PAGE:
Dan Meyer Interview

The Braves traded minor league pitching prospect Dan Meyer last Thursday to the Oakland A's as the centerpiece of the deal that acquired right-hander Tim Hudson. Back in Spring Training, BravesCenter's Bill Shanks sat down and talked more with Meyer as he prepared for the 2004 season.

SHANKS: Tell me about growing up and playing baseball.
MEYER: I grew up in little league. I was typical in that my father coached the little league team. I enjoyed it. I loved showing up at the ballpark everyday. That's when I got to play two positions I pitched and played the outfield and got to swing a little bit. I just loved the whole game as a child. As I got older I tried to develop a little bit. It was fun just like every kid enjoys during the summer time and stuff.

SHANKS: When did pitching become important?
MEYER: I would say later in high school. I did both in high school but I wasn't a very good hitter. Actually I started pitching and started playing for summer teams and some select teams and actually showed I could pitch a little bit. I guess I really focused on pitching from there.

SHANKS: Were you drafted out of highs school?
MEYER: No I was not.

SHANKS: When you got to James Madison what kind of pitcher were you?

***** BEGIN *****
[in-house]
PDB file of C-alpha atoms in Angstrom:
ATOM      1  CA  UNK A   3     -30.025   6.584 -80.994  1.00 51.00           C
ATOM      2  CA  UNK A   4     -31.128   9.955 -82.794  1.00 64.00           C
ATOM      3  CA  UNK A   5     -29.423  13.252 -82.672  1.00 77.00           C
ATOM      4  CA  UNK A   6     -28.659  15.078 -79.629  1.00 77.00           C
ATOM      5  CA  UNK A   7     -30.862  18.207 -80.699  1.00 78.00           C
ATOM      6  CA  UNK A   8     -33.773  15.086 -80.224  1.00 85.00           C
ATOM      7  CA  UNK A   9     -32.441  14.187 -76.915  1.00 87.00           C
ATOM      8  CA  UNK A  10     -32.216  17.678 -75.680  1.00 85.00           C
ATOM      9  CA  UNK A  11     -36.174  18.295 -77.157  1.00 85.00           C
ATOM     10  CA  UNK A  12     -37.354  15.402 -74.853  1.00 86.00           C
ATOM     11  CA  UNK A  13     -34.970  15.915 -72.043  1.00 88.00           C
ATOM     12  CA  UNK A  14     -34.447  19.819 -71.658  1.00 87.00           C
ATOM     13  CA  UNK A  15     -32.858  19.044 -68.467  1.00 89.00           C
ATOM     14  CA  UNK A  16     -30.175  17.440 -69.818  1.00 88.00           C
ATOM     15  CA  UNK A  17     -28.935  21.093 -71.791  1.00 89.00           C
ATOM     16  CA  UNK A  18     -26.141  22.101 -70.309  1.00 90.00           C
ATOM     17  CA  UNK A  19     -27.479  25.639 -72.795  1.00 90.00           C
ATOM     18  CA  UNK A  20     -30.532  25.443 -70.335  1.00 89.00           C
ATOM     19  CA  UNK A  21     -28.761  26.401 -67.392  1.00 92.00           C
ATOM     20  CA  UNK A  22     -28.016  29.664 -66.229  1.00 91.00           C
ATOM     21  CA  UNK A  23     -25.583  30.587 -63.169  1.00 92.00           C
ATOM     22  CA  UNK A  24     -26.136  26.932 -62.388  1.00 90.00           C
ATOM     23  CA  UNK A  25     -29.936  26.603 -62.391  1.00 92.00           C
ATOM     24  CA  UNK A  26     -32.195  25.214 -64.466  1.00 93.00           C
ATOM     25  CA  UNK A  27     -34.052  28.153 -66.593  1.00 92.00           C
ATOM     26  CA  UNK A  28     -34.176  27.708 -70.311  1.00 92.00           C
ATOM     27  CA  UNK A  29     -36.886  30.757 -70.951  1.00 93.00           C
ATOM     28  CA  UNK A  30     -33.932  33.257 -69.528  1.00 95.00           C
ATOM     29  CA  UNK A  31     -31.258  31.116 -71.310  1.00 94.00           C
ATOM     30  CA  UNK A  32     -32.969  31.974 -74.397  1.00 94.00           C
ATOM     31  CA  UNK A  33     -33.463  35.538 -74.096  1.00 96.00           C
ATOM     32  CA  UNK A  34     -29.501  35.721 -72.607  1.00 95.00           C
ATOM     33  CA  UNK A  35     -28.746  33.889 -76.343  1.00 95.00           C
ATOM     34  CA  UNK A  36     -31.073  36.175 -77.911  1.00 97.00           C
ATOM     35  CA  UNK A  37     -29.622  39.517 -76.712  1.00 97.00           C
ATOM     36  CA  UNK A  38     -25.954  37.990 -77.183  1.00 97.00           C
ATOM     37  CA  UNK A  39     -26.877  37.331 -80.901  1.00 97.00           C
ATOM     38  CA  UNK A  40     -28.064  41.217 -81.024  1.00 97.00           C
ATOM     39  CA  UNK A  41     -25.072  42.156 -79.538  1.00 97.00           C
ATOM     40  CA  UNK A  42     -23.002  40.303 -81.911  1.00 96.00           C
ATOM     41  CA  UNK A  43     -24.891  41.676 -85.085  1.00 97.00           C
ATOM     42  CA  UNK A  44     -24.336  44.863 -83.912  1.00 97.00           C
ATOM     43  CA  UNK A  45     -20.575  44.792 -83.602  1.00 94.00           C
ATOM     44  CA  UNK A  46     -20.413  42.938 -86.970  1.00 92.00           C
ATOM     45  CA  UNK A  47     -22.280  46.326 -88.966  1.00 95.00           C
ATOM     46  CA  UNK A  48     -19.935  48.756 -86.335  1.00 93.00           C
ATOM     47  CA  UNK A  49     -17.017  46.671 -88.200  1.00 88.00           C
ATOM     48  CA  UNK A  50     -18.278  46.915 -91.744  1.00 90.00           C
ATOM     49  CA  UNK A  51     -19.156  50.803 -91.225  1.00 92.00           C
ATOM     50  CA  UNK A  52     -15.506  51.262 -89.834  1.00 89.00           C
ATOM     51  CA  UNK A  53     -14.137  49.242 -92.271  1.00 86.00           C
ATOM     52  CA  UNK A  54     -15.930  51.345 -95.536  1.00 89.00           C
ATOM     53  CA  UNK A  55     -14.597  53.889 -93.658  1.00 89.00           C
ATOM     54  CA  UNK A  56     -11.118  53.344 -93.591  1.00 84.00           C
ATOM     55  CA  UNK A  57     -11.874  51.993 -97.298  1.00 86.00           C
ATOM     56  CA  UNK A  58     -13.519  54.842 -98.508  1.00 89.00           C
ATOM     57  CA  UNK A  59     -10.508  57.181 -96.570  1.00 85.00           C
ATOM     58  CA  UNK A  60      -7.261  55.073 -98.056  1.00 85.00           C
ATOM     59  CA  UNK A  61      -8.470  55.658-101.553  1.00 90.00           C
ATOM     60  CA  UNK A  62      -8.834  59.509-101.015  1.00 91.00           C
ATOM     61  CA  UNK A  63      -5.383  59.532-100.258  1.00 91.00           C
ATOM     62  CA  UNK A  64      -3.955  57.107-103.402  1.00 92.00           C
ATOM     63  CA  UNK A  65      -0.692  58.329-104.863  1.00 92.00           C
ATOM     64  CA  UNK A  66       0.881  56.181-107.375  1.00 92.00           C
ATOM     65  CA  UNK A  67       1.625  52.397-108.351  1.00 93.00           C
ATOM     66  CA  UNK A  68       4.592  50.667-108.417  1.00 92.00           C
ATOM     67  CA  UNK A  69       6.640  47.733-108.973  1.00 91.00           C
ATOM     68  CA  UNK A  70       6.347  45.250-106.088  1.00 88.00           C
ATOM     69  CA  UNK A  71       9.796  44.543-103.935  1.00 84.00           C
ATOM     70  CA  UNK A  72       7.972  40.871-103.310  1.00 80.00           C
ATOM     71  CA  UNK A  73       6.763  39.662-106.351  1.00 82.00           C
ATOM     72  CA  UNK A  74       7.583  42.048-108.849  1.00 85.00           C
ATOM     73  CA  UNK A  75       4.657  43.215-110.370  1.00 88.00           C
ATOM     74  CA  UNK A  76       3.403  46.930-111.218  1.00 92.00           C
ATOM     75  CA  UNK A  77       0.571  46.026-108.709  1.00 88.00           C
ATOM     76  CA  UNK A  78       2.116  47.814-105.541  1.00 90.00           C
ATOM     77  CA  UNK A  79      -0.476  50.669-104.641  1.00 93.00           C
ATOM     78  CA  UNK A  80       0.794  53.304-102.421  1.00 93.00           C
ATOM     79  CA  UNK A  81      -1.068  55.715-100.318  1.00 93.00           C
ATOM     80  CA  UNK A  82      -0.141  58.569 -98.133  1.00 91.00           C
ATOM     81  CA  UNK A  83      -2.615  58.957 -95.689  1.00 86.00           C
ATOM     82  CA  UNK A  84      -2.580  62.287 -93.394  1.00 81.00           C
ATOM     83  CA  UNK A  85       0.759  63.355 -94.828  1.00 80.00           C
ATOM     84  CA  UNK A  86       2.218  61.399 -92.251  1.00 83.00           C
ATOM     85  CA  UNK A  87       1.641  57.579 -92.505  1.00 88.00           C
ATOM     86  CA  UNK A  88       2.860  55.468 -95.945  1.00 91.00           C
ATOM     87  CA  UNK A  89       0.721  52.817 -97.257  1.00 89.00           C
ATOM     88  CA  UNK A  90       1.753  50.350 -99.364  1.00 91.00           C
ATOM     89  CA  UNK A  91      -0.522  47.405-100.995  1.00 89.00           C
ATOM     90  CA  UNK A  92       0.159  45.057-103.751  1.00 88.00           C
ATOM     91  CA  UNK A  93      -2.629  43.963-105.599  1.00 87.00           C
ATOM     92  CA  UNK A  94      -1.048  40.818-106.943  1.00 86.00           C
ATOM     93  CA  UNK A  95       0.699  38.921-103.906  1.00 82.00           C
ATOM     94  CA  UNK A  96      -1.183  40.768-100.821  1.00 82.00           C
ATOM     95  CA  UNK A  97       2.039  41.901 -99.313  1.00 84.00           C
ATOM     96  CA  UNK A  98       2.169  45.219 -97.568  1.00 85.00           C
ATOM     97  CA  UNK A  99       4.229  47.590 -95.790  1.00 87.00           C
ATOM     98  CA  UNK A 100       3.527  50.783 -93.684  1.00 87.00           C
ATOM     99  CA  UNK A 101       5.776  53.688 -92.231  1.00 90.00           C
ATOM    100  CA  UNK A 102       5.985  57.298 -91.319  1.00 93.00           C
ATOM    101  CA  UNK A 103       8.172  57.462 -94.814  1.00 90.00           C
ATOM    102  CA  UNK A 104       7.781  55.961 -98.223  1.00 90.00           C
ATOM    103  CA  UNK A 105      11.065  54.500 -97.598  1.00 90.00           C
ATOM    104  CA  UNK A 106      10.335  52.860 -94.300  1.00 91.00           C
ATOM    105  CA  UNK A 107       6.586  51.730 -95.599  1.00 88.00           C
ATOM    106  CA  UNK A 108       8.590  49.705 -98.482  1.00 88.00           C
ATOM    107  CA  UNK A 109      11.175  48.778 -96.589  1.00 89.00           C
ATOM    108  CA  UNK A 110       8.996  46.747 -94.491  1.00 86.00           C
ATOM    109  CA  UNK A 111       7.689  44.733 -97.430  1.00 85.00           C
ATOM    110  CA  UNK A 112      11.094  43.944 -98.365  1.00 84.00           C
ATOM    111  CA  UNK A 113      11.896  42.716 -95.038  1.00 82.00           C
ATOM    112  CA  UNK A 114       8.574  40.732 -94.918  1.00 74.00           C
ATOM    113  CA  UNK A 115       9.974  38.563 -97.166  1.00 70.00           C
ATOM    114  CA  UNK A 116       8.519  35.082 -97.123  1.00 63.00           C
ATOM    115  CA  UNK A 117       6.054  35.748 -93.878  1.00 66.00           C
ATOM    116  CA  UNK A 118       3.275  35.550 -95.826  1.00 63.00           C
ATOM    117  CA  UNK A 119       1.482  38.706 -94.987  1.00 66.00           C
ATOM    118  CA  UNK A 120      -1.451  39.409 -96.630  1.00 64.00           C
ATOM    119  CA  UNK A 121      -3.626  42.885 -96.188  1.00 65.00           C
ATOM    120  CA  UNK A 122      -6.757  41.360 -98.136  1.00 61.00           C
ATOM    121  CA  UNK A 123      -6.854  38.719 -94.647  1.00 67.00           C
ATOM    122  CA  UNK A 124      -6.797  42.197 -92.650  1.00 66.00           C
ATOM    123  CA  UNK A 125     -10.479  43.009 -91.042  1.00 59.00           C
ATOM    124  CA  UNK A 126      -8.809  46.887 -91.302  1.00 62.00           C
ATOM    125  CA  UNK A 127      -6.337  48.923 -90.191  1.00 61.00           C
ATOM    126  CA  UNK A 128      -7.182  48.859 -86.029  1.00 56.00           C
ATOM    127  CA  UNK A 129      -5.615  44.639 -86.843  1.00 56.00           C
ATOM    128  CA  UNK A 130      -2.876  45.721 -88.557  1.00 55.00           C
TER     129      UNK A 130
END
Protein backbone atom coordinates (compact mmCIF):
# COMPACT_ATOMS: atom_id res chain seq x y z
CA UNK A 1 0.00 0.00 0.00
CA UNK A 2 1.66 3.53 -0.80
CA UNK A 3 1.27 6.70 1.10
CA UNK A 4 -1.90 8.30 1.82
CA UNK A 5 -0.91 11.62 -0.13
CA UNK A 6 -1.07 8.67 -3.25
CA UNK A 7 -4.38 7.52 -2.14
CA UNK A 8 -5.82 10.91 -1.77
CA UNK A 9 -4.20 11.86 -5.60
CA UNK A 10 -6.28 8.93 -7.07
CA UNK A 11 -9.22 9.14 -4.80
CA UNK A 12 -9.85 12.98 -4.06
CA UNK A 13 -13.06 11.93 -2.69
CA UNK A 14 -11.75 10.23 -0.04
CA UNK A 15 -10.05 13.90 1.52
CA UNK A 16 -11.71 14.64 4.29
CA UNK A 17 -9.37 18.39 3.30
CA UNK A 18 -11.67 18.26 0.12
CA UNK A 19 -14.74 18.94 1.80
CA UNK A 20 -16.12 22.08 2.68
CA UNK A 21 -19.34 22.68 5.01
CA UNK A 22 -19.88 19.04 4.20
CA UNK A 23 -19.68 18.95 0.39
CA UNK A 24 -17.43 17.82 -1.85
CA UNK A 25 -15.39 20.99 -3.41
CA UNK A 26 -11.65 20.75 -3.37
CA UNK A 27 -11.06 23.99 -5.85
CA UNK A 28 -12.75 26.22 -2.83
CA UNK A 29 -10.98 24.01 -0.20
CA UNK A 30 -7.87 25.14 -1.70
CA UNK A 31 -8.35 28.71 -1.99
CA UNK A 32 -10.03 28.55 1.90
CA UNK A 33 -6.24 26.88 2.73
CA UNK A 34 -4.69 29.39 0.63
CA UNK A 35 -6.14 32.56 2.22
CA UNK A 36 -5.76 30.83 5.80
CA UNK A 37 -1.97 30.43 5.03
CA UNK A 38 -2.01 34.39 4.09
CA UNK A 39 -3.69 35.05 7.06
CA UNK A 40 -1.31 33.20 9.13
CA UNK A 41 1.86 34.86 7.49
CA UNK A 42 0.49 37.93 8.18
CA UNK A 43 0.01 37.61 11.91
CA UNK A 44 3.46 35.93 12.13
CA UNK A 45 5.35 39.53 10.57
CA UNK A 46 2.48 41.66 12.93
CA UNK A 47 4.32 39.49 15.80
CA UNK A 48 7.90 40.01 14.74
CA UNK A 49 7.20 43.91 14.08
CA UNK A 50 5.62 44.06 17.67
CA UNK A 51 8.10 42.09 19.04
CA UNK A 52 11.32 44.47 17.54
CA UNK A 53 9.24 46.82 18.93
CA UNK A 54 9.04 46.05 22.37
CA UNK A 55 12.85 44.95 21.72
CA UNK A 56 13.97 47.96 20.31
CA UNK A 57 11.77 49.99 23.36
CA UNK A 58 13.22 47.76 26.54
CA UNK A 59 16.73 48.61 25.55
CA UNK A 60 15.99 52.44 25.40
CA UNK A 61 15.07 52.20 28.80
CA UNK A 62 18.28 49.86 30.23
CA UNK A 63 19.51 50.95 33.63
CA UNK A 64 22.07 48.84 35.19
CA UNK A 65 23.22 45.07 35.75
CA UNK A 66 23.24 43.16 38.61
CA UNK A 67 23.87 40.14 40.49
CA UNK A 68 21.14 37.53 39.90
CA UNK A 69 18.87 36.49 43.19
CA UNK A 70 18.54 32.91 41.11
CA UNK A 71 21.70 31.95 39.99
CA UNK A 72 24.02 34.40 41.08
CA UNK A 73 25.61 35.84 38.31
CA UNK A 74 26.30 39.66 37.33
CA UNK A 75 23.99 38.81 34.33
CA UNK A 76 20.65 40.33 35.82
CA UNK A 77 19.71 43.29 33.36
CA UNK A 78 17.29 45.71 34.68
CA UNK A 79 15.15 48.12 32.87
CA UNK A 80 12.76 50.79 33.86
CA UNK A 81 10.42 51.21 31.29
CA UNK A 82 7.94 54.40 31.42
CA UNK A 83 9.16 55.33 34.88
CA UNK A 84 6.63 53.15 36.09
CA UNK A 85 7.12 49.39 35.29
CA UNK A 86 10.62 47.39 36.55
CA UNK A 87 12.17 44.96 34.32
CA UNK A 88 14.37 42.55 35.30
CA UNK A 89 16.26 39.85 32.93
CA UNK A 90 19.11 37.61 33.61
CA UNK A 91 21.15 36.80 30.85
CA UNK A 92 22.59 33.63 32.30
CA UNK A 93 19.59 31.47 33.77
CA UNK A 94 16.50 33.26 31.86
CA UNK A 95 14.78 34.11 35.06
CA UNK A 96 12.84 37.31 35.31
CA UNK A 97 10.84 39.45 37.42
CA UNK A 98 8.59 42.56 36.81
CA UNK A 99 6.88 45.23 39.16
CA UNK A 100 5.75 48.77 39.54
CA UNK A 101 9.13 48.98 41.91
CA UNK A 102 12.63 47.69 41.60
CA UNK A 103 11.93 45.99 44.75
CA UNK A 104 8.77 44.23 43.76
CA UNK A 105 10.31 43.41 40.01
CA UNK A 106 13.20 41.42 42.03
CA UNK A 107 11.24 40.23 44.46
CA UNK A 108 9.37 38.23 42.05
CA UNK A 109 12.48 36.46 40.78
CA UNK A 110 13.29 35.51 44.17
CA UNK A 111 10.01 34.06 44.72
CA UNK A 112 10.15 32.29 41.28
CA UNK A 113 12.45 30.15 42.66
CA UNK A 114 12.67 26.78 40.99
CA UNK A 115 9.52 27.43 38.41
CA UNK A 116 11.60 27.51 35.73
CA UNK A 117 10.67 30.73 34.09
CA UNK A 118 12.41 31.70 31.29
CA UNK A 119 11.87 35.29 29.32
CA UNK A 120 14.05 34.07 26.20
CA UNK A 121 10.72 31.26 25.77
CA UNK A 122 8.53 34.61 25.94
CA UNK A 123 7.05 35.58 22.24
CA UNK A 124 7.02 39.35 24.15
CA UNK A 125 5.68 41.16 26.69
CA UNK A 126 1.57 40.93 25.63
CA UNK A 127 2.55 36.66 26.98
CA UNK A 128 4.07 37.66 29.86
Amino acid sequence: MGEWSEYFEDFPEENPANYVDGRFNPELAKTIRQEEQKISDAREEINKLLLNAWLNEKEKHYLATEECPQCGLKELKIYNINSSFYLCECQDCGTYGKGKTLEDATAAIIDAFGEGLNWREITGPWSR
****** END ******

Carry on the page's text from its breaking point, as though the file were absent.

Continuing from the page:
MEYER: When I first got there I wasn't much of a pitcher. I was 80-83 miles an hour, a real tall, skinny left-hander - not much meat on me. I had to work for it you know. I just went out there – my freshman year I maybe got ten innings. Nothing special. I wasn't going to pitch because I couldn't get anybody out. It was one of those things where I had to work at it.

SHANKS: Junior season. What was it like knowing this year could get you into pro ball?
MEYER: You it was pretty good pressure. You show up to games and there are 10, 15, 20 guys behind home plate. I had a little pressure, and I can only imagine what it would be like for a big time high school kid. But you know the way I saw it was this is my junior year and if I'm you know going to make something here it's got to be now because if you go to a senior sign, you're not going to get nearly as much money and they control you because you've got nothing to do out of college. But I just went out there and tried to play the game; play the game the way I knew best.

SHANKS: They really push makeup in selecting potential draftees. Did you feel that was what they were trying to do?
MEYER: Yea of course makeup is big nowadays. Any baseball team is not going to put a lot of money into a kid who is off his rocker. So they want to make sure the kid is going to be solid, and make sure the kid is going to take care of his business when he's got to.